Jason Kalirai is a Canadian-born astrophysicist at the Space Telescope Science Institute in Baltimore MD. His research program is aimed at studying the formation and evolution of stars in nearby galaxies, including our own Milky Way galaxy. Jason's research is based on establishing new insights on these populations, through ultra-sensitive imaging and spectroscopic observations with the world's best telescopes. He is a frequent user of the 10-meter Keck Telescope on Mauna Kea in Hawaii, as well as the Hubble Space Telescope in orbit around Earth. By measuring the detailed properties of these local stars, Jason is able to establish critical dependencies between the stellar characteristics (e.g., mass, age, metallicity) and the output observables (e.g., luminosities and colors). This astrophysical connection represents an important anchor in our ability to interpret light from the Universe. After all, we see galaxies as collections of billions of individual stars!
In addition to his research program, Jason is also the Project Scientist for the James Webb Space Telescope. Webb is the successor to the iconic Hubble Space Telescope, and will provide us with our most sensitive eye to view the Universe. Through many new technologies, the telescope represents a greater than 100 times improvement over current capabilities. Webb will revolutionize our understanding of the Universe, and re-write textbooks on astronomy.
Before joining the Space Telescope Science Institute in 2008, Jason was a Hubble Fellow postdoctoral researcher at the University of California at Santa Cruz (UCSC) from 2005. At UCSC, Jason worked closely with students and other postdoctoral researchers on leading stellar and galactic astrophysical research projects. For example, their group at UCSC discovered that the Andromeda Spiral Galaxy, our nearest large neighbor in the Universe, is about five times larger than previous studies had shown. These observations have helped shaped our fundamental knowledge on how galaxies form and grow through mergers. Jason obtained his PhD from the University of British Columbia in 2004. His thesis was titled "Astrophysics with White Dwarfs", and addressed a number of important questions related to stellar evolution, stellar populations, and Galactic dark matter.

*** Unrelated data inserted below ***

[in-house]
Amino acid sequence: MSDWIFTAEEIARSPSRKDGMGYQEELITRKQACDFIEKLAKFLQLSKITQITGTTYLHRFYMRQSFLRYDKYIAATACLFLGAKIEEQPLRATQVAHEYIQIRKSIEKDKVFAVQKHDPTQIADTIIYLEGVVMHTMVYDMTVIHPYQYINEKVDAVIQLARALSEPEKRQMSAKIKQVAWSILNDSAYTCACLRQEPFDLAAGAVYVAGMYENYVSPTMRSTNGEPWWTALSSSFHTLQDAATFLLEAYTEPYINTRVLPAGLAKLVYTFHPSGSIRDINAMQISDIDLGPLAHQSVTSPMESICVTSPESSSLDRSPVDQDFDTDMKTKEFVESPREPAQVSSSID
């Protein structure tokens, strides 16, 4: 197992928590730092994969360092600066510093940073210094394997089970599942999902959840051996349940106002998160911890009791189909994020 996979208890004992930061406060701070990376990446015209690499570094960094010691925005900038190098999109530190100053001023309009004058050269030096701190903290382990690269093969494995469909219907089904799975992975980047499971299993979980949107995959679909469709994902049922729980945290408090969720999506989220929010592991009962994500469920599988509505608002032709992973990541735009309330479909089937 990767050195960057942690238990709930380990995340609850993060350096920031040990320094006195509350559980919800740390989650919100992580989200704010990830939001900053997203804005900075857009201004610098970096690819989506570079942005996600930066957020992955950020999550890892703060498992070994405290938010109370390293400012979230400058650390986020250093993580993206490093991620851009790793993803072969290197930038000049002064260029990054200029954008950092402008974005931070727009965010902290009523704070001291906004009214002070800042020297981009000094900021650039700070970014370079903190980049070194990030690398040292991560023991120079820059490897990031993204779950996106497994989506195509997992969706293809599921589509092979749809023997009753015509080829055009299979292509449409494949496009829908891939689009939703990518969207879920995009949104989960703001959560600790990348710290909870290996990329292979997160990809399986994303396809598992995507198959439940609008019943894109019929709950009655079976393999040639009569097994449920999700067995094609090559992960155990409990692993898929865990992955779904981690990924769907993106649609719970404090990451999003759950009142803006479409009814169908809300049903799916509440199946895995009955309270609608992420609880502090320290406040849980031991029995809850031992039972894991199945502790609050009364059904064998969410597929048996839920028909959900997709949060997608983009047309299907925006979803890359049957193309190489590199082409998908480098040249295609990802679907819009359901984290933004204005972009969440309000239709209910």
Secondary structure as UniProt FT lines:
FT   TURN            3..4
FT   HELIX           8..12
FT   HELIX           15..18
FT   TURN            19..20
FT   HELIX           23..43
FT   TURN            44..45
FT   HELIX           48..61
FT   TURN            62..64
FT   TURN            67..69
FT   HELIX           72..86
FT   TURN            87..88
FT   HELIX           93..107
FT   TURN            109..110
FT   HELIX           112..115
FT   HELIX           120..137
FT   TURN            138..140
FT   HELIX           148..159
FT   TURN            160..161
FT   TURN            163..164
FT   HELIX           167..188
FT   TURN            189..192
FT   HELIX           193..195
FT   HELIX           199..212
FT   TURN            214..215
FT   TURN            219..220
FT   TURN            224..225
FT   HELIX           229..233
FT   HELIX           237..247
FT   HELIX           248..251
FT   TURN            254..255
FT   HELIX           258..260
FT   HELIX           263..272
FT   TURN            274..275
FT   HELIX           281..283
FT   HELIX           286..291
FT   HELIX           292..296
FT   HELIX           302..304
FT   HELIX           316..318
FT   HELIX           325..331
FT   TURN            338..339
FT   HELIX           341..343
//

Jason has received numerous awards for his research. In 2013, Jason received the American Astronomical Society's Newton Lacy Pierce prize, for oustanding achievements in observational astronomy over the past five years. Jason was also selected by the Maryland Academy of Sciences as Maryland's Outstanding Young Scientist in 2013.
Jason was born and grew up in a small town called Quesnel, in the province of British Columbia in Canada. Quesnel is primarily a logging community, located about 8 hours north of Vancouver towards central British Columbia. His father moved there from India in the early 1970s and went to work at a local Plywood plant. Jason's mother also worked, and took care of him, his older brother, and his younger sister.
As a kid, Jason enjoyed looking at the dark night sky from Quesnel, free of light pollution in larger cities. He was interested in the size and make up of the Universe at a very early age. He placed posters of the Solar neighborhood in his bedroom and frequently read books about astronomy. Through grade school, Jason fell in love with mathematics and began sharpening his focus in this universal language. To him, mathematics was simple and elegant, and capable of explaining everything if the correct equations were used. Jason began taking physics classes in high school, and came to the realization at age 14 that one could apply all of these tools that he was learning to explain the Universe's formation, evolution, and content. He had discovered astrophysics as a profession.
Following graduation from high school, Jason entered into the Honors Physics & Astronomy program at the University of British Columbia in Vancouver. He completed his BSc in 2000, and met Professor Harvey Richer at the University. Jason and Harvey began working together on astrophysics, and continue doing so today both as colleagues and friends.
Today, Jason lives in Ellicott City MD.